Field trips for homeschooling parents are great things. They break up the monotony of the day, allow children to explore new and different places, and provide a welcome break from the normal course of lessons. They can also be hectic, with children running everywhere and getting into things, breaking rules, gathering negative attention from the people around them—and the more children you have, the harder it can be to keep things under control. It is possible to manage multiple children, even of varying ages, all at the same time—but it takes a little planning.
Hungry children are cranky children. If you’re going to a place that typically has food available, you can choose to eat there—but it tends to be expensive, and it may well cause arguing over treats. If you have snacks already packed—healthy, protein-packed goodies that you know are family favorites, but which do not have a tendency to cause out-of-control behavior in your children—you can avert that particular tantrum before it begins.
Take your trip when your children will be cooperative.
If you have a child who is not a morning person, a field trip first thing in the morning probably won’t be your best approach. Skipping naptime for a field trip is equally counterproductive. Know when your children are more likely to be cooperative, and plan your trip accordingly. Also, don’t be afraid to leave if you need to. You can always return at another time.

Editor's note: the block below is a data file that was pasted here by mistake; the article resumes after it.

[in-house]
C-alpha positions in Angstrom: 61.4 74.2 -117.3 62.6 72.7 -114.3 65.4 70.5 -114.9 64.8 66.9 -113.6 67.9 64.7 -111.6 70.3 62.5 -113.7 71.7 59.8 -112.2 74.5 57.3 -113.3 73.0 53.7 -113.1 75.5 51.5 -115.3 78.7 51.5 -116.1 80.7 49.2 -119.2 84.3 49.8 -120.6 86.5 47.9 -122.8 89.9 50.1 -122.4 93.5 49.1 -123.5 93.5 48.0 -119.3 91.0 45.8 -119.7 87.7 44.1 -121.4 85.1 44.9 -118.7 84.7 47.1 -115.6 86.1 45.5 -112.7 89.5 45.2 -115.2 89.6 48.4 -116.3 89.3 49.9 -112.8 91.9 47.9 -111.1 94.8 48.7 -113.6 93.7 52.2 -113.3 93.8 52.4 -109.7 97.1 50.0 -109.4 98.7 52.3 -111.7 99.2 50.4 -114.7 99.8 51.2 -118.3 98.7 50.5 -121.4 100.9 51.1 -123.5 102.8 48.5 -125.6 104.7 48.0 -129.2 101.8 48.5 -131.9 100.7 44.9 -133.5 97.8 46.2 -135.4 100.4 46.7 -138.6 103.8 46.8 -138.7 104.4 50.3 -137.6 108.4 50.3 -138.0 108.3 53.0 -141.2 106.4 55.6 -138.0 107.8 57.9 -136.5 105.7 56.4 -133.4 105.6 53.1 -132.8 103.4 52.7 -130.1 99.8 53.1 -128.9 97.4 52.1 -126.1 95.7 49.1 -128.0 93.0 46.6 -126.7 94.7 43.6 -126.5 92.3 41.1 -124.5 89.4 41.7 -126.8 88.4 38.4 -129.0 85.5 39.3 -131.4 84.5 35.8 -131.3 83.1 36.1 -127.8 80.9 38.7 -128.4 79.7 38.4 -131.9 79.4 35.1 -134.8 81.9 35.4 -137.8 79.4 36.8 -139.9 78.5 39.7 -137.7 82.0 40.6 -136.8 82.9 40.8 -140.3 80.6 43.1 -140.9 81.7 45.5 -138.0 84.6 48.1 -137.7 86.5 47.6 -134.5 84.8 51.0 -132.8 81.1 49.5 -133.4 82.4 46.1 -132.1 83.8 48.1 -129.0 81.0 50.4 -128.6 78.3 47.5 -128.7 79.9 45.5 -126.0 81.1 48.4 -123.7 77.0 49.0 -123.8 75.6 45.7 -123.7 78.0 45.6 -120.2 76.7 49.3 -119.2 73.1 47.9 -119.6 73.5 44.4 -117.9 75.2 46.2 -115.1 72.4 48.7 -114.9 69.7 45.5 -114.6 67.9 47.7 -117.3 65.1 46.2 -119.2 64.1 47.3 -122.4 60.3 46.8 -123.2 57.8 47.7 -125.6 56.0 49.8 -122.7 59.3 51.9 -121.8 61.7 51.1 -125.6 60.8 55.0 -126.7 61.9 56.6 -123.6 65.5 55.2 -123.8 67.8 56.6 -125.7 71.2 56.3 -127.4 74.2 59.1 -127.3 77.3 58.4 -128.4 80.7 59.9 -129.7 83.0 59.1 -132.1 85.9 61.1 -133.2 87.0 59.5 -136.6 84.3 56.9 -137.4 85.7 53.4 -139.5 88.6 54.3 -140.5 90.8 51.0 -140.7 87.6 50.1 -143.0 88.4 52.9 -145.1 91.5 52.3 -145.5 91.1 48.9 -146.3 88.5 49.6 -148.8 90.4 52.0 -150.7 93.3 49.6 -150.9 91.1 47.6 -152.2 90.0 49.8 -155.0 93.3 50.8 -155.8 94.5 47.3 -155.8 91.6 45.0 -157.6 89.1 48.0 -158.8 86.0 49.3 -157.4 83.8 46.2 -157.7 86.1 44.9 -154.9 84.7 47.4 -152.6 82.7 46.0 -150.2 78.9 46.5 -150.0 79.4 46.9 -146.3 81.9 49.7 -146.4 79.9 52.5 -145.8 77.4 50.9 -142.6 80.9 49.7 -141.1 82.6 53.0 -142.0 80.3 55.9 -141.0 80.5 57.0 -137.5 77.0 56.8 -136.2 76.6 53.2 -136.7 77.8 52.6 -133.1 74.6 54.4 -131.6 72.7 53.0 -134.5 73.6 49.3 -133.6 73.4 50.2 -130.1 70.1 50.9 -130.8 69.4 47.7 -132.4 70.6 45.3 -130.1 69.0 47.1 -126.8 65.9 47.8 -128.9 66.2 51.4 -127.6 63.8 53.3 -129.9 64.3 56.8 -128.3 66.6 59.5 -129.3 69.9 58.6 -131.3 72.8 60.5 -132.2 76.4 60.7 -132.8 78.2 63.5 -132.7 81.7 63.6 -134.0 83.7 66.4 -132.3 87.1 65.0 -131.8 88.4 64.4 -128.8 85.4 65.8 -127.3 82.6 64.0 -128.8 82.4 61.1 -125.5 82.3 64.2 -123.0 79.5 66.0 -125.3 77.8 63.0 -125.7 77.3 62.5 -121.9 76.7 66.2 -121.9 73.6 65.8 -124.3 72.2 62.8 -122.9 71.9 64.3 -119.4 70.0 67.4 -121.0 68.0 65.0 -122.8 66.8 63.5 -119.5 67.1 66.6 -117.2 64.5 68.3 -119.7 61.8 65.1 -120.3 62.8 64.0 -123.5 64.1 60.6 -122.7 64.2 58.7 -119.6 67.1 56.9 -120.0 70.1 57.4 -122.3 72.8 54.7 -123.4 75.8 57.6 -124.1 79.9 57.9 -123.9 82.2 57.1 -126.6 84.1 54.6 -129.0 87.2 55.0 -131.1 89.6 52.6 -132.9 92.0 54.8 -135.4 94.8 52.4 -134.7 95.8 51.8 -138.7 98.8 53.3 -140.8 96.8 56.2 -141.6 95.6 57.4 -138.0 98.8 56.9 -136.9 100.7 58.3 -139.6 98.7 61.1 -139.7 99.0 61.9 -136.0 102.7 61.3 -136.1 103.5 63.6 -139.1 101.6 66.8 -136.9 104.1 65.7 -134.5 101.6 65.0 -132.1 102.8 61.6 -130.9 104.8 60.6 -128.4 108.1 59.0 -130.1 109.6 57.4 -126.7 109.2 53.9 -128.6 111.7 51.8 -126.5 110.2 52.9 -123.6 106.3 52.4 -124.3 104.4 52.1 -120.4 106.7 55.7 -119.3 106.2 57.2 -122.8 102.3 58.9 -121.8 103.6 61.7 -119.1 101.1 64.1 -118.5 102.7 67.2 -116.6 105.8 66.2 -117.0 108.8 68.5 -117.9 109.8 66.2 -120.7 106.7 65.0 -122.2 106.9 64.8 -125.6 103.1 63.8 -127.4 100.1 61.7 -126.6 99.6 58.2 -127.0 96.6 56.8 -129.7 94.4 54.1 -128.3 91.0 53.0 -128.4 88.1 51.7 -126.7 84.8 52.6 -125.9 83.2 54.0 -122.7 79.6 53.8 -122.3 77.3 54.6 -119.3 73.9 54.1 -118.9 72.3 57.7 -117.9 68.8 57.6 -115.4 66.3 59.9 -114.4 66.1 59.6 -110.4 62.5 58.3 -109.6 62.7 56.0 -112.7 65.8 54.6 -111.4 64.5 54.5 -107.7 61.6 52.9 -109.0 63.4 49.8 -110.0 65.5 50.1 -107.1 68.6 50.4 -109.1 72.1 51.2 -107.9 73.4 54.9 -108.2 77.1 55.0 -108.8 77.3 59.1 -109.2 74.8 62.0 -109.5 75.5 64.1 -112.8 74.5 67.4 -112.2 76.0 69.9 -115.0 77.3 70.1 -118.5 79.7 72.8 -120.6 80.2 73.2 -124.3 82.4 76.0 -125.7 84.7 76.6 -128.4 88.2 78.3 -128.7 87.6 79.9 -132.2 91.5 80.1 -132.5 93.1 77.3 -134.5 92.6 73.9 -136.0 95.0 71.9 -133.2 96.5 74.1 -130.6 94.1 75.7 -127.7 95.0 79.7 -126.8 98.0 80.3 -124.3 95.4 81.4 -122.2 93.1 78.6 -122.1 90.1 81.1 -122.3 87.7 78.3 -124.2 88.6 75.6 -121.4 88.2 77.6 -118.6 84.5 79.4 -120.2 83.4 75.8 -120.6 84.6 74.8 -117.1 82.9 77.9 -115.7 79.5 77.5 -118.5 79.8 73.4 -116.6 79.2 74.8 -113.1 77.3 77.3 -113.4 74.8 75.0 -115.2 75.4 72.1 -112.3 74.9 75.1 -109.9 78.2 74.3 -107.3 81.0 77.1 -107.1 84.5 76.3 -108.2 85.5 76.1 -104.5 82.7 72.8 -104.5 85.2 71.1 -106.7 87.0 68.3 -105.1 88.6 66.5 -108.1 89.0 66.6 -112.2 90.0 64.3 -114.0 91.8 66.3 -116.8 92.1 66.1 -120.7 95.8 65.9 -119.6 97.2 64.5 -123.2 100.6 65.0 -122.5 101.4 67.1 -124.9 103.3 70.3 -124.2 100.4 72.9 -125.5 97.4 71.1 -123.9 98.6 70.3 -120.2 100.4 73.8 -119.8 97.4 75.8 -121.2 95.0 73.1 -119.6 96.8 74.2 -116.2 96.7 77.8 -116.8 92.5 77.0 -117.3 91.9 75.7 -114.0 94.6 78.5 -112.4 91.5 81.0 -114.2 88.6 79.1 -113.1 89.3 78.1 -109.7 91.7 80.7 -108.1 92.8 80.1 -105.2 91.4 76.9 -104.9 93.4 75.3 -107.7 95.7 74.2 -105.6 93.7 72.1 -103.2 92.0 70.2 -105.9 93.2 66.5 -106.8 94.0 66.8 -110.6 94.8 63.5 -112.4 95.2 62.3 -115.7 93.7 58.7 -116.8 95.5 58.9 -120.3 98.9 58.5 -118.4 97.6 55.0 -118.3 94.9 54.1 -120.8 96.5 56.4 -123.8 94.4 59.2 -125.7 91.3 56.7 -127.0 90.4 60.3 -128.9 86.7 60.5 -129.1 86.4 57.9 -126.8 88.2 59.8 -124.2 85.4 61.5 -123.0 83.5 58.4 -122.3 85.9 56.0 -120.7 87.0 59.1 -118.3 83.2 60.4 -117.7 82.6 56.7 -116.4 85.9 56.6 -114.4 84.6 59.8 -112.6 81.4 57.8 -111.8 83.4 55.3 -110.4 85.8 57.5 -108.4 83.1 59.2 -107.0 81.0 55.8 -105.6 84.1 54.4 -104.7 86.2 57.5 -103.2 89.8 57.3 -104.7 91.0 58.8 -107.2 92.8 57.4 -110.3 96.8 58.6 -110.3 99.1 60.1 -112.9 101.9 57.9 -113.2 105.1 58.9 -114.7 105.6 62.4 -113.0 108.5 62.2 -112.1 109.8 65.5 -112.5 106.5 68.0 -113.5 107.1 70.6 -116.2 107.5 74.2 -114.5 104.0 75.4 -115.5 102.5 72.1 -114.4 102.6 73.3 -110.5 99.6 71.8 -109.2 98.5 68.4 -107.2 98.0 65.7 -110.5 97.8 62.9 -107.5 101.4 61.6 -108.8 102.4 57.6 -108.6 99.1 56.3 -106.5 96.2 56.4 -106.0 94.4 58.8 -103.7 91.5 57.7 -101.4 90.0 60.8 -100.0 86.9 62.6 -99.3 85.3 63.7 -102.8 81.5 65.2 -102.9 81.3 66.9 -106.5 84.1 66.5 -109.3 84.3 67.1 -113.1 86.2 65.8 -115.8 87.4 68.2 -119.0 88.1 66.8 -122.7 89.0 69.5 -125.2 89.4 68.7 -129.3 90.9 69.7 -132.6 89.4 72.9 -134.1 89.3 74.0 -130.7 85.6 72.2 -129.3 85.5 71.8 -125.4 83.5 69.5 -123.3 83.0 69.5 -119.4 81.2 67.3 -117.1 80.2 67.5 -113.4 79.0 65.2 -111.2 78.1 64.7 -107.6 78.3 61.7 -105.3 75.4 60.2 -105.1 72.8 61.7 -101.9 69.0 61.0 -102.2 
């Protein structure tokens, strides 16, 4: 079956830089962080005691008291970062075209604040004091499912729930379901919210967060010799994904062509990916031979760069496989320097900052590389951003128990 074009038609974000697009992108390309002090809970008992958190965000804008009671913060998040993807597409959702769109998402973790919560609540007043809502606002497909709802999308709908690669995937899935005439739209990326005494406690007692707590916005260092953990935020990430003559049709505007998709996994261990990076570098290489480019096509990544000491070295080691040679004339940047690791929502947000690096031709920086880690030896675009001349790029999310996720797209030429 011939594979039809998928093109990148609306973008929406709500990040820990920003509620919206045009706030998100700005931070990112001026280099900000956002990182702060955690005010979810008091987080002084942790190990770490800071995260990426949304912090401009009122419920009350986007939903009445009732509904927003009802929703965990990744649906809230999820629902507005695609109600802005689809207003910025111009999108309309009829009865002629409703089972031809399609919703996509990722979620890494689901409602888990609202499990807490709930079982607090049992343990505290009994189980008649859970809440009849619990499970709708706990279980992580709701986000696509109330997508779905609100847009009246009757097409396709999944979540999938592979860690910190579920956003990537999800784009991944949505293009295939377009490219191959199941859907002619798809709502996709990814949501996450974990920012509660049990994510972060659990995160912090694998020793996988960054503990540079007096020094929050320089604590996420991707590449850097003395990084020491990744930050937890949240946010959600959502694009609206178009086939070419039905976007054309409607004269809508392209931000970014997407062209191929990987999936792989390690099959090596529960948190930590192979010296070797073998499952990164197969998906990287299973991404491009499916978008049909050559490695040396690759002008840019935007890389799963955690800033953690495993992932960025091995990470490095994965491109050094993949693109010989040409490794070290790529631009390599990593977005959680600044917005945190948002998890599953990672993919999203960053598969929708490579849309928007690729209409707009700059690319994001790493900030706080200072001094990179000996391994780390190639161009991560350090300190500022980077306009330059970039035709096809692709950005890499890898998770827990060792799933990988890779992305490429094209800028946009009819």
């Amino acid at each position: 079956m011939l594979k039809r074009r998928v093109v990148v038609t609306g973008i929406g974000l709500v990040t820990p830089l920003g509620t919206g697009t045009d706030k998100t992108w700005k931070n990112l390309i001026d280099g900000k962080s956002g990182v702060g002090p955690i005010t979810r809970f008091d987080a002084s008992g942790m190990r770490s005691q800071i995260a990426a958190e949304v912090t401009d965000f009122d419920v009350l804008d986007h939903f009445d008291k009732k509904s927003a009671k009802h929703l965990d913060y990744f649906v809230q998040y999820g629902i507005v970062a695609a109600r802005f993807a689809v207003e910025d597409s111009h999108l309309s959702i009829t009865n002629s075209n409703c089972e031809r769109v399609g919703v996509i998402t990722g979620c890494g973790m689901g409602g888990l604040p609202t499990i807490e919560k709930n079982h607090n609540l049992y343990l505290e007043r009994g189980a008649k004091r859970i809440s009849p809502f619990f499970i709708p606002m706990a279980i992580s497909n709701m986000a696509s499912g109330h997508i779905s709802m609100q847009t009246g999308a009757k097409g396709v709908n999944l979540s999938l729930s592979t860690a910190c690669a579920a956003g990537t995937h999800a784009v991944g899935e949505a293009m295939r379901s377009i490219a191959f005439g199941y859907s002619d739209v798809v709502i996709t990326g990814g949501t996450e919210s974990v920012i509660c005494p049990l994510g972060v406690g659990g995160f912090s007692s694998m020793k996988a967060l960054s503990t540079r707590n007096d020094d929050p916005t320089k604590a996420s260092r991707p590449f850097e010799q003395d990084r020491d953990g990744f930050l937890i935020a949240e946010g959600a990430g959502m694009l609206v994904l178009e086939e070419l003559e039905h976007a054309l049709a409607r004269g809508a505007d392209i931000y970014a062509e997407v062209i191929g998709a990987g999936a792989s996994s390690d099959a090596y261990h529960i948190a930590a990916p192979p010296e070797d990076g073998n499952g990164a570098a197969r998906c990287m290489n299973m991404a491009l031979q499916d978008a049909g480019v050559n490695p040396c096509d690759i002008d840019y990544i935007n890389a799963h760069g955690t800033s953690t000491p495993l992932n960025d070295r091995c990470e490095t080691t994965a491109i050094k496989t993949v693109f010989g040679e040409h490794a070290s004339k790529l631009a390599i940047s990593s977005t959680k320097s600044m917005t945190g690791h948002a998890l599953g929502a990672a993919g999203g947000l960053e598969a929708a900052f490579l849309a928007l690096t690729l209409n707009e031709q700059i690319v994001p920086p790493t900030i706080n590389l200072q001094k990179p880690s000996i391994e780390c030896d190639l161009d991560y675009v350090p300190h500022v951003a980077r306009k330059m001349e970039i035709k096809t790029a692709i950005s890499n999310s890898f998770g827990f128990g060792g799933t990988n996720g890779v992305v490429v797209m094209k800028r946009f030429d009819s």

Bypass the gift shop completely.
This is a hot spot for temper tantrums and behavior problems no matter how well-controlled your children typically are. Shiny, brightly-colored temptations are left right at eye level, where children can see them easily. They will reach, they will grab, and they will want—and if you aren’t intending to buy, it’s not worth even looking. If you do intend to buy, again, discuss the rules ahead of time. How much does each child have to spend? Does that include tax? (For young children, you might want to set a limit that doesn’t include tax for ease of explanation.) How long will they have to decide?
Plan your trip off peak hours.
As a homeschooling parent, you already have an advantage in this area. Many field trip locations are much less busy during the day, during the week, than they are on evenings and weekends. A call to your location of choice may also tell you what days they have fewer visitors if you really want to avoid crowds. Remember, the fewer people there are, the less likely there are to be witnesses to a meltdown—and the less your children will have to fight through others in order to see the exhibits.
Discuss the rules ahead of time.
Discuss them when you are planning the field trip; when you’re getting ready to leave the house on the way to your location of choice; and before you get out of the car. Let your children know what type of behavior is considered acceptable and what type isn’t. If they will be in a location where they will be expected to use “inside voices,” practice using an “inside voice.” If they will be in a place where they can not touch the exhibits, discuss that. Many zoos have policies against climbing the fences or enclosures, while many aquariums want your children to avoid banging on the glass. Be sure that they know what is expected of them before they ever set foot through the door, and a quiet reminder will be much easier to issue later.